California commission okays ownership change for Palmdale power project

The California Energy Commission on June 12 issued an order approving an ownership change for a gas-fired power project in Palmdale that is undergoing a major revamp under the new owner.

On April 30, Palmdale Energy LLC requested a transfer of ownership for the Palmdale Hybrid Power Project (PHPP) from the city of Paimdale to Palmdale Energy. The PHPP was licensed in August 2011 as a nominal 570-MW hybrid facility utilizing combined-cycle and solar trough technologies located in the city of Palmdale.

“The California Energy Commission hereby grants the request of Palmdale Energy LLC, to acquire ownership of the PHPP and establishes that Palmdale Energy, LLC agrees to be bound by the requirements of the Energy Commission’s Decision for the project and understands the obligations imposed by all conditions of certification,” said the June 12 order.

Summit Power Group LLC has taken on this stalled project and plans major changes in it, including the deletion of the solar part. The California commission got two April 30 applications related to the new situation. In one case, the parties asked for permission to transfer the ownership to the Palmdale Energy affiliate of Summit Power Group. Also on April 30, Palmdale Energy filed an amendment petition, which will take longer to process, proposing to eliminate the solar energy component of the project and reconfigure the two-on-one combined cycle power block configuration to incorporate new gas turbine technology to meet pending need for “Flexible Resources” to support integration of renewable energy.

In 2008, the City of Palmdale filed an Application For Certification (AFC) for a nominal 570-MW hybrid of natural gas-fired combined-cycle generating equipment integrated with solar thermal generating equipment. The combined-cycle equipment would have utilized two natural gas-fired combustion turbine generators (CTG), two heat recovery steam generators (HRSG), and one steam turbine generator (STG). The solar thermal equipment was planned to use arrays of parabolic collectors to heat a high-temperature working fluid. The hot working fluid would have been used to boil water to generate steam. The combined-cycle equipment was to be integrated thermally with the solar equipment at the HRSG and both utilize the single STG. The commission approved the project in August 2011.

Name being changed to Palmdale Energy Project

Palmdale Energy is now requesting that the PHPP name be changed to Palmdale Energy Project (PEP). The other project modifications proposed by the April 30 amendment request include:

  • Replacement of the General Electric gas turbines with new Siemens SGT6- 5000Fs to meet pending need for “Flexible Resources” to support integration of renewable energy.
  • Elimination of the solar components of the approved project.
  • Elimination of Brine Concentrator/Crystallizer systems.
  • Replacement of the wet cooling tower with an Air Cooled Condenser (ACC).
  • Reduction of the site from 333 acres to 50 acres.
  • Addition of a waste stream consisting of combustion turbine evaporative cooler blowdown, water treatment system reject, and plant drains.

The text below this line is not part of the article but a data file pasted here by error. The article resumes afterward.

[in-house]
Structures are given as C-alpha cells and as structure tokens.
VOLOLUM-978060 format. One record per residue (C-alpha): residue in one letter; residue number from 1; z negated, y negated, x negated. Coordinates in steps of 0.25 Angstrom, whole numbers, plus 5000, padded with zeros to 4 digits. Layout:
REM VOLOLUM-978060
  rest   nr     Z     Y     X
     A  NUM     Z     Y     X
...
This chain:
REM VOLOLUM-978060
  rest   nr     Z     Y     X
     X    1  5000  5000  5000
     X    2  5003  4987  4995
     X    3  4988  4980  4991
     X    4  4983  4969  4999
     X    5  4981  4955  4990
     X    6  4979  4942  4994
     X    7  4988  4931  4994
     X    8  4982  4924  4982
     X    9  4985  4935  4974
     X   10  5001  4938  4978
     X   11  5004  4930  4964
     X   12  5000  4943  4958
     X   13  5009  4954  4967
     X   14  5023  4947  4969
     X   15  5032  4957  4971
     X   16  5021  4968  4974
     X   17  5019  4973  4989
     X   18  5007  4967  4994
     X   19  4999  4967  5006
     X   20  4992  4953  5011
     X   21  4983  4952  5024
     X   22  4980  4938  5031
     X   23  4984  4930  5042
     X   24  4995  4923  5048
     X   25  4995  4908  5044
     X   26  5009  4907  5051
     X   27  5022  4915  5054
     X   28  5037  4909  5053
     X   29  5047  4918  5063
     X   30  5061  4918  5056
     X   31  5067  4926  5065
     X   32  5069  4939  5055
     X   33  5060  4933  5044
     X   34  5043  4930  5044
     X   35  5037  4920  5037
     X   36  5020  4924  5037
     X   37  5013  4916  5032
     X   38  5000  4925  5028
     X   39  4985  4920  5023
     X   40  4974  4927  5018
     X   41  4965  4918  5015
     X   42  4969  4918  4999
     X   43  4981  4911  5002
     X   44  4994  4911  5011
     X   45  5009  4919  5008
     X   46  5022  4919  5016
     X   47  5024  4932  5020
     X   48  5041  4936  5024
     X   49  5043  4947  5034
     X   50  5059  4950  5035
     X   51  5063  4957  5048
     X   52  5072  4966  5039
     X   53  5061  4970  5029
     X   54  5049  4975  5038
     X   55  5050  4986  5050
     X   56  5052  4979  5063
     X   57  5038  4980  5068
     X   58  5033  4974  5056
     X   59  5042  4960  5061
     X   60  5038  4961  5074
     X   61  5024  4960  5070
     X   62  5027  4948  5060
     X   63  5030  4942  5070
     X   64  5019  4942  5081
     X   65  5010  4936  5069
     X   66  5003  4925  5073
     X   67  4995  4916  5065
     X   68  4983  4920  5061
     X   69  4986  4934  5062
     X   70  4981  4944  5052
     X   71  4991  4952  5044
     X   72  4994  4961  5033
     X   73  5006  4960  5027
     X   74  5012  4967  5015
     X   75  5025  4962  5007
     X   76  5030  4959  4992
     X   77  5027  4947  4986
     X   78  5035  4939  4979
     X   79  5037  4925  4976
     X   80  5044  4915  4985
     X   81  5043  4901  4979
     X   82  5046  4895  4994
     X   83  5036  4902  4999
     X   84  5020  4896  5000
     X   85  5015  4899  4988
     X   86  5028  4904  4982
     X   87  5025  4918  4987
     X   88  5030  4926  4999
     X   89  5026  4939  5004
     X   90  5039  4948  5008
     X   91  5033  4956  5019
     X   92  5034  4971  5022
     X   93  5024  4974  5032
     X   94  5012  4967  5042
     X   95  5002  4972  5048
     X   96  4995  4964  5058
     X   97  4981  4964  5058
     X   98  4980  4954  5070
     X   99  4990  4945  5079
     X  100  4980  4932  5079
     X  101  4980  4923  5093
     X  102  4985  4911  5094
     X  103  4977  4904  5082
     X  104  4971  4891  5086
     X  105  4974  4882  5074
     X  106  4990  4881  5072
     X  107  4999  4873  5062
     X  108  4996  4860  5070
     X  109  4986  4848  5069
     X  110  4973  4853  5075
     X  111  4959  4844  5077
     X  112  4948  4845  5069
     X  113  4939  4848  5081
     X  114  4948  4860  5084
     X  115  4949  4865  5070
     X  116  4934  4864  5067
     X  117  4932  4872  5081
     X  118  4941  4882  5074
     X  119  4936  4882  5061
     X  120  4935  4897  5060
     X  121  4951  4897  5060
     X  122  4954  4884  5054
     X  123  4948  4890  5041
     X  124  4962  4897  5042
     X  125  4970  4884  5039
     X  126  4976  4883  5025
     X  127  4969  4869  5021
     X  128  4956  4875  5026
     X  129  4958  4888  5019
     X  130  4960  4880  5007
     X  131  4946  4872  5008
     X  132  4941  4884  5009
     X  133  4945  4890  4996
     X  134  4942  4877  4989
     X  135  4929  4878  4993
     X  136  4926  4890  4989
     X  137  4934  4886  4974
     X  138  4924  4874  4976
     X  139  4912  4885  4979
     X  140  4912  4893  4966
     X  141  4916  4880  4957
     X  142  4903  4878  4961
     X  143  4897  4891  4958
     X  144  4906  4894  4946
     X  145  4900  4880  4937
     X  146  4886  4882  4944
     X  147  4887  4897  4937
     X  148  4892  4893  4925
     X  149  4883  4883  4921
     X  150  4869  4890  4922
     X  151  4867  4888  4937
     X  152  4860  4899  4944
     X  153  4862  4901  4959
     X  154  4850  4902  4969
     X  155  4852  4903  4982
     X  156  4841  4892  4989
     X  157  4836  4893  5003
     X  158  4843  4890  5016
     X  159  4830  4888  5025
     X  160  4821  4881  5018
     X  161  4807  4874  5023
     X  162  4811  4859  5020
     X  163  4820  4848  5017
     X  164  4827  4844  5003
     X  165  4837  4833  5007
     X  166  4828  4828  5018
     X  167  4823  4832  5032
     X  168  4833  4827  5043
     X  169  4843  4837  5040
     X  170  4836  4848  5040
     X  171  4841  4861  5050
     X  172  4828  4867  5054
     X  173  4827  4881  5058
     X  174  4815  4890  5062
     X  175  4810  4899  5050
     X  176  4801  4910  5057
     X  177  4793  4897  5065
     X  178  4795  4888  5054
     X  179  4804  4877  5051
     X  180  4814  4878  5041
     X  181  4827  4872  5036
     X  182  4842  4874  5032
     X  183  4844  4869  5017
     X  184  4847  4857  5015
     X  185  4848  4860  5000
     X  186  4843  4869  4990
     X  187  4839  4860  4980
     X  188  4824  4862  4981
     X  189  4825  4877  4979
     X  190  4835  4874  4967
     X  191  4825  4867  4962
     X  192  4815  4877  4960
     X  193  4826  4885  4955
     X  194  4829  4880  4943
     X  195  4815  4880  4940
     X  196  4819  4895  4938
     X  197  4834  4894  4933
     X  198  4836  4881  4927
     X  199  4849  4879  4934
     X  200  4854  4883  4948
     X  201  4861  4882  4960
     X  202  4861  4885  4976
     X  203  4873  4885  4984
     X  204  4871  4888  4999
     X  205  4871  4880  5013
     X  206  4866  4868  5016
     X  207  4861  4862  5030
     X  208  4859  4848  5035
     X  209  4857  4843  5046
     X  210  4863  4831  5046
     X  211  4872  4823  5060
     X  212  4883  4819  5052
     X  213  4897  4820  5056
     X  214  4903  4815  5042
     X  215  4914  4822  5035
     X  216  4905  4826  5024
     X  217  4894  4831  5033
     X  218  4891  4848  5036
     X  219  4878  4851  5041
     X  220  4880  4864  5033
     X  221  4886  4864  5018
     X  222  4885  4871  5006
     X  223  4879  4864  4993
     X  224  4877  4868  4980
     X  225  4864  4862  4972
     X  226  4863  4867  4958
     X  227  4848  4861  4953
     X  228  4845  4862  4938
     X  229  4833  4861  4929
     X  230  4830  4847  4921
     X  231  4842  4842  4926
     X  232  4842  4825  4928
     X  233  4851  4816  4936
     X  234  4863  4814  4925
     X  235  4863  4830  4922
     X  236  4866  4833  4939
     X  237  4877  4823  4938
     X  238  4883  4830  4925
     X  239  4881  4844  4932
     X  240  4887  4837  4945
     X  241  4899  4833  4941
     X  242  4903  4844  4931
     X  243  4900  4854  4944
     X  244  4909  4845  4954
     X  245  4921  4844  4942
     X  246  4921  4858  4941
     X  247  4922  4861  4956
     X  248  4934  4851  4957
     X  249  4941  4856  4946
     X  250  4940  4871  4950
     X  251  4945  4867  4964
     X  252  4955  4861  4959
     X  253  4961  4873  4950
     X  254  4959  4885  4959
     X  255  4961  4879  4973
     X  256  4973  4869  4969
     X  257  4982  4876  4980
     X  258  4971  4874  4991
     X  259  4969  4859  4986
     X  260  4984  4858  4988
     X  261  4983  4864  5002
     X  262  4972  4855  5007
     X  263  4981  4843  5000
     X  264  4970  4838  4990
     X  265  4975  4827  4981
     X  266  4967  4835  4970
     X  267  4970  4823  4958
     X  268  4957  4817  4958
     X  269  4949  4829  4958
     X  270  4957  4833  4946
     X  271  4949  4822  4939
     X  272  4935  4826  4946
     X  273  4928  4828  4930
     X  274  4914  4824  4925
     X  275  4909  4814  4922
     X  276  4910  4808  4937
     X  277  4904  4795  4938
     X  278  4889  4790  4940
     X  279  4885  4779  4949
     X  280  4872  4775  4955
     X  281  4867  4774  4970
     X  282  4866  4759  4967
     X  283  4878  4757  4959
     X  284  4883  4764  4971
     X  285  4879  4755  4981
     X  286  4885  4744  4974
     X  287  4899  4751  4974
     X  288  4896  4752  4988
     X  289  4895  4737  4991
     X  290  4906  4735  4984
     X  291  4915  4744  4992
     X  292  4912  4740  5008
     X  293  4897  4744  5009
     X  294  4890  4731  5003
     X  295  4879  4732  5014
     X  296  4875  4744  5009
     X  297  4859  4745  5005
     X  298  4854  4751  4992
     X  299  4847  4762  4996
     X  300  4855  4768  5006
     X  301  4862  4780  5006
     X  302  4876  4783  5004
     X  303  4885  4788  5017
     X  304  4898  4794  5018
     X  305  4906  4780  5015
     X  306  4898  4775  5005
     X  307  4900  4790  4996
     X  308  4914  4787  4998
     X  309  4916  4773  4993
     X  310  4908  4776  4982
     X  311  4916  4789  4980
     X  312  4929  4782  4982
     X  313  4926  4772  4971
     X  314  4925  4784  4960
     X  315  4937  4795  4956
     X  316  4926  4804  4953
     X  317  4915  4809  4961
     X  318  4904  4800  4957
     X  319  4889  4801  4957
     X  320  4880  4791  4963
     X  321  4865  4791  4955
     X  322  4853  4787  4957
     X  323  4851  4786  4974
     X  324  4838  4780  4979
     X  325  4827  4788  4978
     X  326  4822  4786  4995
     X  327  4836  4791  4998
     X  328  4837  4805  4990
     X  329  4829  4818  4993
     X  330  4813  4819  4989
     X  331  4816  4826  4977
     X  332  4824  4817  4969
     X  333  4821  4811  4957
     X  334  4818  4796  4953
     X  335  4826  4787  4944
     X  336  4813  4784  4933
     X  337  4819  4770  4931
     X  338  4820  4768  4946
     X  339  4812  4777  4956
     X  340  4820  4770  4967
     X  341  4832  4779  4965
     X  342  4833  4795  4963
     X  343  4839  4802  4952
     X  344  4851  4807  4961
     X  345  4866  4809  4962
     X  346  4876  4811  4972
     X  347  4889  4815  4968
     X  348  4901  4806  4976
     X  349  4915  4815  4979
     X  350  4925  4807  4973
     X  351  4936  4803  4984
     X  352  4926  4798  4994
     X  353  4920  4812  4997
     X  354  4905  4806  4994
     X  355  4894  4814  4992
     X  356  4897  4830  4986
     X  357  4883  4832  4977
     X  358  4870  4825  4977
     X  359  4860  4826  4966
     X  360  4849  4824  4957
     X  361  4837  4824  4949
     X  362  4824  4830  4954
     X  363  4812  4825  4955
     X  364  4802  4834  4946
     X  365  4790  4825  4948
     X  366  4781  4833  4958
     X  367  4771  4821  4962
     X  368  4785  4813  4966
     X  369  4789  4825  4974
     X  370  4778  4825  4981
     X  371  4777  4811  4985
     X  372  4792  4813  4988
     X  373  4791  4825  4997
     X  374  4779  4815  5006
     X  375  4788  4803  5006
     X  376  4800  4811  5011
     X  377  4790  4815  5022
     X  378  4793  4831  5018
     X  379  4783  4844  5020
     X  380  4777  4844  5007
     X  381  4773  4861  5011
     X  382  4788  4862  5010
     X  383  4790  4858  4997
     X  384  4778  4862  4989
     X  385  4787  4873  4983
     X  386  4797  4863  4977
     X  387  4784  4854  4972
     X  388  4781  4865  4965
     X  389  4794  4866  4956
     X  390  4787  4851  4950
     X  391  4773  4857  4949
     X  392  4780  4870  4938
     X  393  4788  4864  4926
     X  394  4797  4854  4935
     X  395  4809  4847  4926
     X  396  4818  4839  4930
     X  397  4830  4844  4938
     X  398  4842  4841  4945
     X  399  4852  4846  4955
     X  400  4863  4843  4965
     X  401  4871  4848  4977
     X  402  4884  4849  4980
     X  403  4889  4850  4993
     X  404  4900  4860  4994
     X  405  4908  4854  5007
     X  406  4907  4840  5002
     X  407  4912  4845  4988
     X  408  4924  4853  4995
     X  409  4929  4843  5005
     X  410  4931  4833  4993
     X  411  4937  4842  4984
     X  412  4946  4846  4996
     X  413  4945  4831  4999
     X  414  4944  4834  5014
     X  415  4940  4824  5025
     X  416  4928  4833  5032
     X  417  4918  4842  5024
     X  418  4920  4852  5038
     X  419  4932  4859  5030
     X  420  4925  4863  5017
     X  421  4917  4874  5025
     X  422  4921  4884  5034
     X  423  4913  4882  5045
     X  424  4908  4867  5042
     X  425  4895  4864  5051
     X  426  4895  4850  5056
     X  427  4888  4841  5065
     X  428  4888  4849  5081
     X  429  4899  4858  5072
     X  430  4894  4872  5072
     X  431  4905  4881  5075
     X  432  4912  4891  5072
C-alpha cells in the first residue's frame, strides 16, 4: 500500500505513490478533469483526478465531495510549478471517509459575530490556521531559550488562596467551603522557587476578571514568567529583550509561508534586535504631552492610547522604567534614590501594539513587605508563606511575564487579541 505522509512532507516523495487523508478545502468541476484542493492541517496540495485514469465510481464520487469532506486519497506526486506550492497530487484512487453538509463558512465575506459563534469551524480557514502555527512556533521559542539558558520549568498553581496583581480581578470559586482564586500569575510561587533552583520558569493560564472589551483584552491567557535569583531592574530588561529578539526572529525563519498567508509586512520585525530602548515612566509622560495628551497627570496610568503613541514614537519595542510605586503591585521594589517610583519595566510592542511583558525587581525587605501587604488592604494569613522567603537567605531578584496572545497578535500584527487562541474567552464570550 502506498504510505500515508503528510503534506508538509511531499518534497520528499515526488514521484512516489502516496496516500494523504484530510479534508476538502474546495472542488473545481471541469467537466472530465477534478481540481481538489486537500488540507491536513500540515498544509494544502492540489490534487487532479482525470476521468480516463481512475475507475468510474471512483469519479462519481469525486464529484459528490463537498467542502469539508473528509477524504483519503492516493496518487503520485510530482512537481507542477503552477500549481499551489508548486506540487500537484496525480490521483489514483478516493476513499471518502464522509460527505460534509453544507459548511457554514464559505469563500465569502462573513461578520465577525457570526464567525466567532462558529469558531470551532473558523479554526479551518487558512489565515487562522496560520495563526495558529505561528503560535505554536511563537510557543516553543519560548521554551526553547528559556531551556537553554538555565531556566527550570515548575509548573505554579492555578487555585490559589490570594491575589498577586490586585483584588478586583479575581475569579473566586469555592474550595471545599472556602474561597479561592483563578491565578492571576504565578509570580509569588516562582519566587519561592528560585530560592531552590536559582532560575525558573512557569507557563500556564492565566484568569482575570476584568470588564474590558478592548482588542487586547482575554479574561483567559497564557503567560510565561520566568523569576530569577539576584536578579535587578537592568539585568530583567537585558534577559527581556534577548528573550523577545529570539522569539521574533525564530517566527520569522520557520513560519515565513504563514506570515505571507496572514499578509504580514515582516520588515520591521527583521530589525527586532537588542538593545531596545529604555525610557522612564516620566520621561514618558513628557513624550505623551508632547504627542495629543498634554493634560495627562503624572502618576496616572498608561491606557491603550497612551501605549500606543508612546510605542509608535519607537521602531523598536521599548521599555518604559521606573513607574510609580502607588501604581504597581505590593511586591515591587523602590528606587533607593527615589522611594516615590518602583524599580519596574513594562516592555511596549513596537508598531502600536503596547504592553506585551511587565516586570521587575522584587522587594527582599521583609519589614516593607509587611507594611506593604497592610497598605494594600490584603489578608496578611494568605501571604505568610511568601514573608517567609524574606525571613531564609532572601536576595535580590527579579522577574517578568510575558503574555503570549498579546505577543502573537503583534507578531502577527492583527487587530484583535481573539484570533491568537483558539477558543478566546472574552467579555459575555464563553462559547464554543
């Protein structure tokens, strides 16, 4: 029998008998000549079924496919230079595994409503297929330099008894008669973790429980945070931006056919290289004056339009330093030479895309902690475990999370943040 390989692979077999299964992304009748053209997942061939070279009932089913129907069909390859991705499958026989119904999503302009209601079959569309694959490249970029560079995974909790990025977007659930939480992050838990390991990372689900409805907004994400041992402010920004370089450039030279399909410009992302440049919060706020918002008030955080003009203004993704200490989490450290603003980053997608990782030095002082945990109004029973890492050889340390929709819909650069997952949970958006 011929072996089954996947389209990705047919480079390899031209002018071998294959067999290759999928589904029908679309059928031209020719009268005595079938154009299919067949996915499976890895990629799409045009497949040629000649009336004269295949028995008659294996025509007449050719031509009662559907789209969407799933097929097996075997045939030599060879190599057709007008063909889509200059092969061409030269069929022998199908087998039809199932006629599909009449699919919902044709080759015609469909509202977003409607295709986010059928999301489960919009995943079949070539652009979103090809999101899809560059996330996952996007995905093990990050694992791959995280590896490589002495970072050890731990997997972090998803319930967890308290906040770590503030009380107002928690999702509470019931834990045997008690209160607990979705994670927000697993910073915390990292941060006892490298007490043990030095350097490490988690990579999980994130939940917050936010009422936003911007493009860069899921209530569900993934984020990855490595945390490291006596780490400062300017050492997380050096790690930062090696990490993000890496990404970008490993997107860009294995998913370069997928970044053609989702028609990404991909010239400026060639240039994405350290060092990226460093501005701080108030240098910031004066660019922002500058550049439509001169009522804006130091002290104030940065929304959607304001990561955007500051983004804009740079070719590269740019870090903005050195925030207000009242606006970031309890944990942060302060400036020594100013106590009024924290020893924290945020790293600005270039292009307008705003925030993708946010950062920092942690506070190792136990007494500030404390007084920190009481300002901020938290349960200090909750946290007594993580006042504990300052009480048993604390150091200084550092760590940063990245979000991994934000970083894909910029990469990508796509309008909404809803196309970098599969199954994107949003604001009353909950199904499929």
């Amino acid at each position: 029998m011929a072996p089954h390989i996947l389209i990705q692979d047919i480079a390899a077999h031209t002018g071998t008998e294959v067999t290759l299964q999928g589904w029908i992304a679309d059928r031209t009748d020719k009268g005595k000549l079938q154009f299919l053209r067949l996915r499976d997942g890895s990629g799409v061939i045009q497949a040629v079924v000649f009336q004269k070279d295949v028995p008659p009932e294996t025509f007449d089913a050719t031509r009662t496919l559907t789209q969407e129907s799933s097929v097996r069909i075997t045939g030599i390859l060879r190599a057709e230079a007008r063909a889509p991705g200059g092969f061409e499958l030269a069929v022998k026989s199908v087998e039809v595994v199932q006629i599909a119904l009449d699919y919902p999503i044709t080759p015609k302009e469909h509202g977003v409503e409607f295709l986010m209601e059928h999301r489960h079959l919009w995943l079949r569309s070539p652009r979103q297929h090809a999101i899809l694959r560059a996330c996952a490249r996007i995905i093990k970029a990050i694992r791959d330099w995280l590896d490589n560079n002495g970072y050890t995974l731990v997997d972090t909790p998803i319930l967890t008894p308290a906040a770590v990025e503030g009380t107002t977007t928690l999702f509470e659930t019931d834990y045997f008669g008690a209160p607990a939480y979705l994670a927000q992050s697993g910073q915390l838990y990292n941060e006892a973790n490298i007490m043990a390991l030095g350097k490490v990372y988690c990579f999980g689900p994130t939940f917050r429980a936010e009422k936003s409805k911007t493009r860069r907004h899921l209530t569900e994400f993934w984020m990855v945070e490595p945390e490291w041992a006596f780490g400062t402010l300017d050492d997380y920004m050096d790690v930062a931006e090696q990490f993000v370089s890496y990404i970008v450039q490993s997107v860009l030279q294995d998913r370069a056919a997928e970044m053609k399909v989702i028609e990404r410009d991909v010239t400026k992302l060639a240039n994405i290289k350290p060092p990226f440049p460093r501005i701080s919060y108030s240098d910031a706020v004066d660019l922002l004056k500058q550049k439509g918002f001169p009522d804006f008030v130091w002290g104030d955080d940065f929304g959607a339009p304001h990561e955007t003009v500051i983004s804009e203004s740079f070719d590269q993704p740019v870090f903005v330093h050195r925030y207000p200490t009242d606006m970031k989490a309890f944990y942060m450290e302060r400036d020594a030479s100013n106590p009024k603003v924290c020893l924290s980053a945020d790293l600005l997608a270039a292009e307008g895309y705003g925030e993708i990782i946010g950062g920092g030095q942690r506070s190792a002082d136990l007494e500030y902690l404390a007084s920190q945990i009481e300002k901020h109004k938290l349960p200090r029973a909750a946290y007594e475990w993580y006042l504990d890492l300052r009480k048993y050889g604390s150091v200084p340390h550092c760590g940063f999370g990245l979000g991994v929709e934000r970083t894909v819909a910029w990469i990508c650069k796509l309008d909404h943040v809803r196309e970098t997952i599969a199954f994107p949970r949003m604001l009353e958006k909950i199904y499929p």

• Change in the water steam cycle chemistry control system from a phosphate-based system to an all volatile system.

“Palmdale Energy is acquiring the site in order to develop fast-start flexible generation to meet the changing California power demands, specifically to assist in the integration of renewable energy generated in California,” said the amendment application. “This change in technology could not have been anticipated during the original permitting process because at the time of the original licensing the PHPP was owned by the City of Palmdale whose objectives for the project were different. Palmdale Energy was not part of the original proceedings.

“The [California Independent System Operator] electric grid is undergoing significant transformation. The State of California has adopted renewable portfolio standards for electric utilities requiring that 33 percent of retail electric sales be served by renewable energy sources by 2020, which represents approximately 20,000 megawatts of capacity from new variable energy resources. Current estimates are by 2024 there may be 25,000 megawatts of capacity from variable energy resources.

“In addition, 12,079 megawatts of once through cooling resources will likely retire over the next eight years rather than meet environmental regulations. Further, California is currently examining policies to achieve 12,000 megawatts of distributed generation. CAISO studies show that to reliably operate the grid with this heightened level of uncertainty and variability, the CAISO will have an increased need for resources that can ramp up and down quickly and start and shut down potentially multiple times per day, i.e., flexible capacity. At the same time, the once-through-cooling retirements will reduce the number of existing resources that are available to provide the flexibility necessary to manage the increased variability and maintain day-to-day reliability.”

About Barry Cassell 20414 Articles
Barry Cassell is Chief Analyst for GenerationHub covering coal and emission controls issues, projects and policy. He has covered the coal and power generation industry for more than 24 years, beginning in November 2011 at GenerationHub and prior to that as editor of SNL Energy’s Coal Report. He was formerly with Coal Outlook for 15 years as the publication’s editor and contributing writer, and prior to that he was editor of Coal & Synfuels Technology and associate editor of The Energy Report. He has a bachelor’s degree from Central Michigan University.